Nicole’s mom and step-father are lobster fishermen in Milbridge, ME. They take the boat out of the water for the winter and then launch it in the spring to begin the fishing season. The boat launch is a big day, and Olivia and I were there to help out.

I gained a deeper appreciation for commercial fishing after reading Michael Pollan’s The Omnivore’s Dilemma. In the book, Pollan points out that in contrast to the industrial food chain, from which we Americans now get most of our food, commercial fishing is the last remaining hunter/gatherer practice that people can do for a living. And even commercial fishing is beginning to feel the pressure of competition from aquaculture.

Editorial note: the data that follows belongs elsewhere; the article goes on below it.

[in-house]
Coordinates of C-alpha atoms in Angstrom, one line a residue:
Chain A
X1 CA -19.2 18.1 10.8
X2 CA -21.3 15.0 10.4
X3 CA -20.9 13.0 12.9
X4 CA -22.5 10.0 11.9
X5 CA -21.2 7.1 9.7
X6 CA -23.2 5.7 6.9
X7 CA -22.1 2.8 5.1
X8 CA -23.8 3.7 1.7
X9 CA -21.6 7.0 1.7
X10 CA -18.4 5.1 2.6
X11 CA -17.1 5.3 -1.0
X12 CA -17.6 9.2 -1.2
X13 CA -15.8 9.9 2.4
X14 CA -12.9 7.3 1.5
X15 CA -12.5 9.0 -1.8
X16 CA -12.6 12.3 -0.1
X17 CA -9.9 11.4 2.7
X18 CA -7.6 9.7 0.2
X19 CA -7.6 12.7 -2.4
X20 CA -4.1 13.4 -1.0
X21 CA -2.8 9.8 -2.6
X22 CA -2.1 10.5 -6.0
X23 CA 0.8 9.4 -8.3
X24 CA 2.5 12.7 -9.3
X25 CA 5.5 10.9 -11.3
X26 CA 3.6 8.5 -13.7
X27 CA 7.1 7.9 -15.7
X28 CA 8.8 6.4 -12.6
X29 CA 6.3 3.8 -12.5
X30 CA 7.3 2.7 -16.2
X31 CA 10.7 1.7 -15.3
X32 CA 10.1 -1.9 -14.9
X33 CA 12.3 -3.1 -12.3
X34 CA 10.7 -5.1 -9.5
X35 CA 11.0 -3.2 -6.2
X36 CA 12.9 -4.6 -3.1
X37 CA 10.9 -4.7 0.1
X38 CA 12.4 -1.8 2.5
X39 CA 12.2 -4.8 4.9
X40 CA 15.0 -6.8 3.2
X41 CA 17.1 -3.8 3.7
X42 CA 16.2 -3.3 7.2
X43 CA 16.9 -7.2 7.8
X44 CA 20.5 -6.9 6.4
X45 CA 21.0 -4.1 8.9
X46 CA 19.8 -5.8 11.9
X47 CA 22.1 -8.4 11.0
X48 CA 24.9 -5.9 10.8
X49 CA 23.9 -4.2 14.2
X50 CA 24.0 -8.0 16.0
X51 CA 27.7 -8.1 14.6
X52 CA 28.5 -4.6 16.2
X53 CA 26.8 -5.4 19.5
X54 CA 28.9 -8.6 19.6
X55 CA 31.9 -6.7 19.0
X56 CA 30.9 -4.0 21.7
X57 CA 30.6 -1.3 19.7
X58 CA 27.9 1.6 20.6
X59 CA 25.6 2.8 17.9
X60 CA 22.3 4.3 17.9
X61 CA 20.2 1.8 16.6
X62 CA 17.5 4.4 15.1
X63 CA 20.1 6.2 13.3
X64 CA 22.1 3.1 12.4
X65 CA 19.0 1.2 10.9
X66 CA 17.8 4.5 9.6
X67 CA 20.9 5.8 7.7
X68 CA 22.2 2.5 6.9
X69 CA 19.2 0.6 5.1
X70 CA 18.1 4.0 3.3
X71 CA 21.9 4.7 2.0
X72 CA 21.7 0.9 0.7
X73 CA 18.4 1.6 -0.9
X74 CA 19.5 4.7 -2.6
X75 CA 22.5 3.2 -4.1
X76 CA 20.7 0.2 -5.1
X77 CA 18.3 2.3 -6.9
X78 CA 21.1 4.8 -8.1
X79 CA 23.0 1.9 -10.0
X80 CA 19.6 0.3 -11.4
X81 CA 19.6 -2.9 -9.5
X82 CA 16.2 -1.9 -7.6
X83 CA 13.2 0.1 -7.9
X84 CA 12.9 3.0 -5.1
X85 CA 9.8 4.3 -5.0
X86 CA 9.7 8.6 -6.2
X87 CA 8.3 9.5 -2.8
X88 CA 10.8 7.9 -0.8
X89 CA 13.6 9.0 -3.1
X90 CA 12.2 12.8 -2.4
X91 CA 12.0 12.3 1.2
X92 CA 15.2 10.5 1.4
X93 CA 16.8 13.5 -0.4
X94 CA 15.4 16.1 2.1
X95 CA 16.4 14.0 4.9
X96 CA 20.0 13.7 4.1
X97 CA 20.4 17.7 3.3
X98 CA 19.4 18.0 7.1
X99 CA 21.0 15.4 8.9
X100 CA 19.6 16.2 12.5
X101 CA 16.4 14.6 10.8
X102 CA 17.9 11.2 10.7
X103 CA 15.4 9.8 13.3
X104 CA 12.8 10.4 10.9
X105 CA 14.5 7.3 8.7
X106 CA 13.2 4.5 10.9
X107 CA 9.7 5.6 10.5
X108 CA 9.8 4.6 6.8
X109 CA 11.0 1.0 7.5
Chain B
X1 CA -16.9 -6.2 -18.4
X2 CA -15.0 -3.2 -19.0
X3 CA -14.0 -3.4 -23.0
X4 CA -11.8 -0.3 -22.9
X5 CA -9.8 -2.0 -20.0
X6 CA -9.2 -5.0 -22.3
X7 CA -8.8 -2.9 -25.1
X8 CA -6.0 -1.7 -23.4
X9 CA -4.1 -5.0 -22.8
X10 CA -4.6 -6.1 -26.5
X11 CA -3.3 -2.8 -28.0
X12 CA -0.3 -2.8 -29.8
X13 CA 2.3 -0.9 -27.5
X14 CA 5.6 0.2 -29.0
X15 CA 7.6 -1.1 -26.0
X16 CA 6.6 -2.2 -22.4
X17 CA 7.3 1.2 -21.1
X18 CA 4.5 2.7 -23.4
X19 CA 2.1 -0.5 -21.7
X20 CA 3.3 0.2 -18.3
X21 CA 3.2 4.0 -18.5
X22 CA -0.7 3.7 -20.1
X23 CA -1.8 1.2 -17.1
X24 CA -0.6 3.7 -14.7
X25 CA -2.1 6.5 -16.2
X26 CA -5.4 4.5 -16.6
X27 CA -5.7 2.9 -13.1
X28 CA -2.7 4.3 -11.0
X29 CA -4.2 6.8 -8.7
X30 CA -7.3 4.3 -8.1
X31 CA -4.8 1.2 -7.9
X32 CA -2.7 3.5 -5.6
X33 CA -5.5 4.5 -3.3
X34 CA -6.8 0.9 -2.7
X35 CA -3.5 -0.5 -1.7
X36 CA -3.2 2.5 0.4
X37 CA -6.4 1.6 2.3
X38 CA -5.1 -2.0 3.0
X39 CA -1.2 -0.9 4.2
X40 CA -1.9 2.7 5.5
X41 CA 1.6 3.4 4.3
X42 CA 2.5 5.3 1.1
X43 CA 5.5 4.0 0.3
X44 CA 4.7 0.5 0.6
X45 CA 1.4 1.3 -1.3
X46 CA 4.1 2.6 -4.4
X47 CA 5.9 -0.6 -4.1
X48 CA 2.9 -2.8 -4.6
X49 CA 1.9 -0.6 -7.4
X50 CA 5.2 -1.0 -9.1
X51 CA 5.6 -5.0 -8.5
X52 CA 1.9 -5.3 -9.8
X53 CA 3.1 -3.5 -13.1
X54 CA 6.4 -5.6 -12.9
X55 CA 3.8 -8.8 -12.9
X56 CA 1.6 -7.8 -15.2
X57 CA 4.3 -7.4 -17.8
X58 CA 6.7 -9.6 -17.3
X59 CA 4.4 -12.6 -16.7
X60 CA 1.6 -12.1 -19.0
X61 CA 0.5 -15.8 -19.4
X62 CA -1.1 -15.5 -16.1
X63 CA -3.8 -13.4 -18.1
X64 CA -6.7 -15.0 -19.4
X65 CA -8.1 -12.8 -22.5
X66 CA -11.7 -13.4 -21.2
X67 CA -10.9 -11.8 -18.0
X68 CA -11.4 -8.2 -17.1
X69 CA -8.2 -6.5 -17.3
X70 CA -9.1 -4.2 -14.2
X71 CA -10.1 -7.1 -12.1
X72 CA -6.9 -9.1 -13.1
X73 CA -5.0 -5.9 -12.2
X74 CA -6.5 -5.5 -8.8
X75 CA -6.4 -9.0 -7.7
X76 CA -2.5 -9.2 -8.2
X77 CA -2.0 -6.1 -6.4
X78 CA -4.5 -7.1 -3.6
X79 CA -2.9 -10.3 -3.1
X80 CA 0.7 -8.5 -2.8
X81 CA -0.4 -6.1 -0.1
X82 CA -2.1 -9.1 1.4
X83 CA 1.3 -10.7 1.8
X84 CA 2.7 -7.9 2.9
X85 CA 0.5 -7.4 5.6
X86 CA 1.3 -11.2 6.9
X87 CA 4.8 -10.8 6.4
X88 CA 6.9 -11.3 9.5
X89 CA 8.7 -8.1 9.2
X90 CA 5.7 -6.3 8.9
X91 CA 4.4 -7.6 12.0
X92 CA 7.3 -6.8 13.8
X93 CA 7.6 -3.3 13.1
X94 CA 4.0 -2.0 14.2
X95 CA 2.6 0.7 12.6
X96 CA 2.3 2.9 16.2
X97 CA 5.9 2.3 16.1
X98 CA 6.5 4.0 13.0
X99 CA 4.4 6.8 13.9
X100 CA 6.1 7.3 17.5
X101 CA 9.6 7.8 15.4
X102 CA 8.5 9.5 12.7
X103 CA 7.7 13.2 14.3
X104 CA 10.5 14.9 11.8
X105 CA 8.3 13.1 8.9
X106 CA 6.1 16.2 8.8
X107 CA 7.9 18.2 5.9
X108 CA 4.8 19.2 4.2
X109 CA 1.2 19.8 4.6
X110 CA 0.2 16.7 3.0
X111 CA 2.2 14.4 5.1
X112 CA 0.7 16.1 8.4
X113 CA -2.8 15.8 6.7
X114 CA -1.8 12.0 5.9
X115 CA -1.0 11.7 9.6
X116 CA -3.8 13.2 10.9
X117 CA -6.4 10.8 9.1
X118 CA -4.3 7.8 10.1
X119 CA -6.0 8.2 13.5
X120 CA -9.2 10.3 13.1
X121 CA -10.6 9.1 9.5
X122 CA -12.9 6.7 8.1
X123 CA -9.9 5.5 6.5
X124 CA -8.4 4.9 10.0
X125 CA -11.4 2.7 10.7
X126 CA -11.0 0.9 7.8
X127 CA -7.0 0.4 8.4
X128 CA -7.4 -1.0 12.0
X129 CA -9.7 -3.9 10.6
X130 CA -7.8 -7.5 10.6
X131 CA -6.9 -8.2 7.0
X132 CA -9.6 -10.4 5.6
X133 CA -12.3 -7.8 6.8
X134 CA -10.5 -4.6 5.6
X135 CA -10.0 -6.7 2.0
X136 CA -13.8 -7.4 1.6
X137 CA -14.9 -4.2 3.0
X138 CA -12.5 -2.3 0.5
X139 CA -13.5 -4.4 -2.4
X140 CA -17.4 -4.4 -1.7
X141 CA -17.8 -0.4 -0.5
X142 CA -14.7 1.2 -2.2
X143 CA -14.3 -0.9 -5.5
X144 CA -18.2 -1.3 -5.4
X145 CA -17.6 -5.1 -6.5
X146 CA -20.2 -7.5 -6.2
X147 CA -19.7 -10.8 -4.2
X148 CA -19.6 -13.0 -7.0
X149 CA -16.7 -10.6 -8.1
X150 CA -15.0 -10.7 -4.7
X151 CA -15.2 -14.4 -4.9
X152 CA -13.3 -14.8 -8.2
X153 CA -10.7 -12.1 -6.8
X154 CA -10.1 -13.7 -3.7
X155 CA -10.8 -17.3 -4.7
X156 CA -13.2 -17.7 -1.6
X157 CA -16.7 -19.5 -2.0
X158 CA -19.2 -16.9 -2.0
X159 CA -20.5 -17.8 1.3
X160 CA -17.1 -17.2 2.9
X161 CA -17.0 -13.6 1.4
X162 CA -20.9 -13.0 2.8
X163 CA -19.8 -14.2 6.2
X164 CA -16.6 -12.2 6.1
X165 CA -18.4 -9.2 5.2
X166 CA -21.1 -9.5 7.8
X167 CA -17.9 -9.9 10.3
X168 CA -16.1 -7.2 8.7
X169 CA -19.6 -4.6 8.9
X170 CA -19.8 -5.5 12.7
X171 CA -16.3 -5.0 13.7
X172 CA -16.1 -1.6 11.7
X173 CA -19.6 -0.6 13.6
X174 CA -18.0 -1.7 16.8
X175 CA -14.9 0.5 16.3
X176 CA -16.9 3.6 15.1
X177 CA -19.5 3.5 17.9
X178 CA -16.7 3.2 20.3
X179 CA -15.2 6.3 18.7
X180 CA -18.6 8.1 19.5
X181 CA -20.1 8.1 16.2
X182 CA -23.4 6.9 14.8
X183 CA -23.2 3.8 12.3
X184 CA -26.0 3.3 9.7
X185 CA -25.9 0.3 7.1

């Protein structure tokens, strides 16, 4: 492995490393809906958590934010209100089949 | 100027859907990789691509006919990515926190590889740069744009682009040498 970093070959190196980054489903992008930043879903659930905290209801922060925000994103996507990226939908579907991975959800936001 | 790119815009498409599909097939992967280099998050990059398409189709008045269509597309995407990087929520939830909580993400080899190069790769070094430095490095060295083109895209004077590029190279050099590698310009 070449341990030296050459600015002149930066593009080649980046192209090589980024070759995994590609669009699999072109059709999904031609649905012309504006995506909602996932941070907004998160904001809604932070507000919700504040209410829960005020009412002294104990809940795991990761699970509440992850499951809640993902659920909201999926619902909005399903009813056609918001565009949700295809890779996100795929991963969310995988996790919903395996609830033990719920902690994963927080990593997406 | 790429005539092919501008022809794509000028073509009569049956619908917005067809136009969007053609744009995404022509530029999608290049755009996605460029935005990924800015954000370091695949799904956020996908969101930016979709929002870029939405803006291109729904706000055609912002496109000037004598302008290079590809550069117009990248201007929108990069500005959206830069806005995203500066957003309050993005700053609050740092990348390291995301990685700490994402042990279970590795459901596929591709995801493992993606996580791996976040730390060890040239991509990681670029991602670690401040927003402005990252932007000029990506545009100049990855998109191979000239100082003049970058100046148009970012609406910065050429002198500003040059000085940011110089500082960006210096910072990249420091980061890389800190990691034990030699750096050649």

When you buy a Maine lobster, you are supporting small, family fishing businesses in small, coastal communities that have a vested interest in preserving the ocean and its wildlife. Without a healthy ocean, many of these communities–like Milbridge–would likely cease to exist. So, buy a lobster and treat yourself to the shortest, freshest, wildest food chain around.

The Sarah Dorothy

The Sarah Dorothy

Hauling the boat to the boat launch

Hauling the boat to the boat launch

Sarah Dorothy in the water

Sarah Dorothy in the water

Loading traps on the boat

Loading traps on the boat

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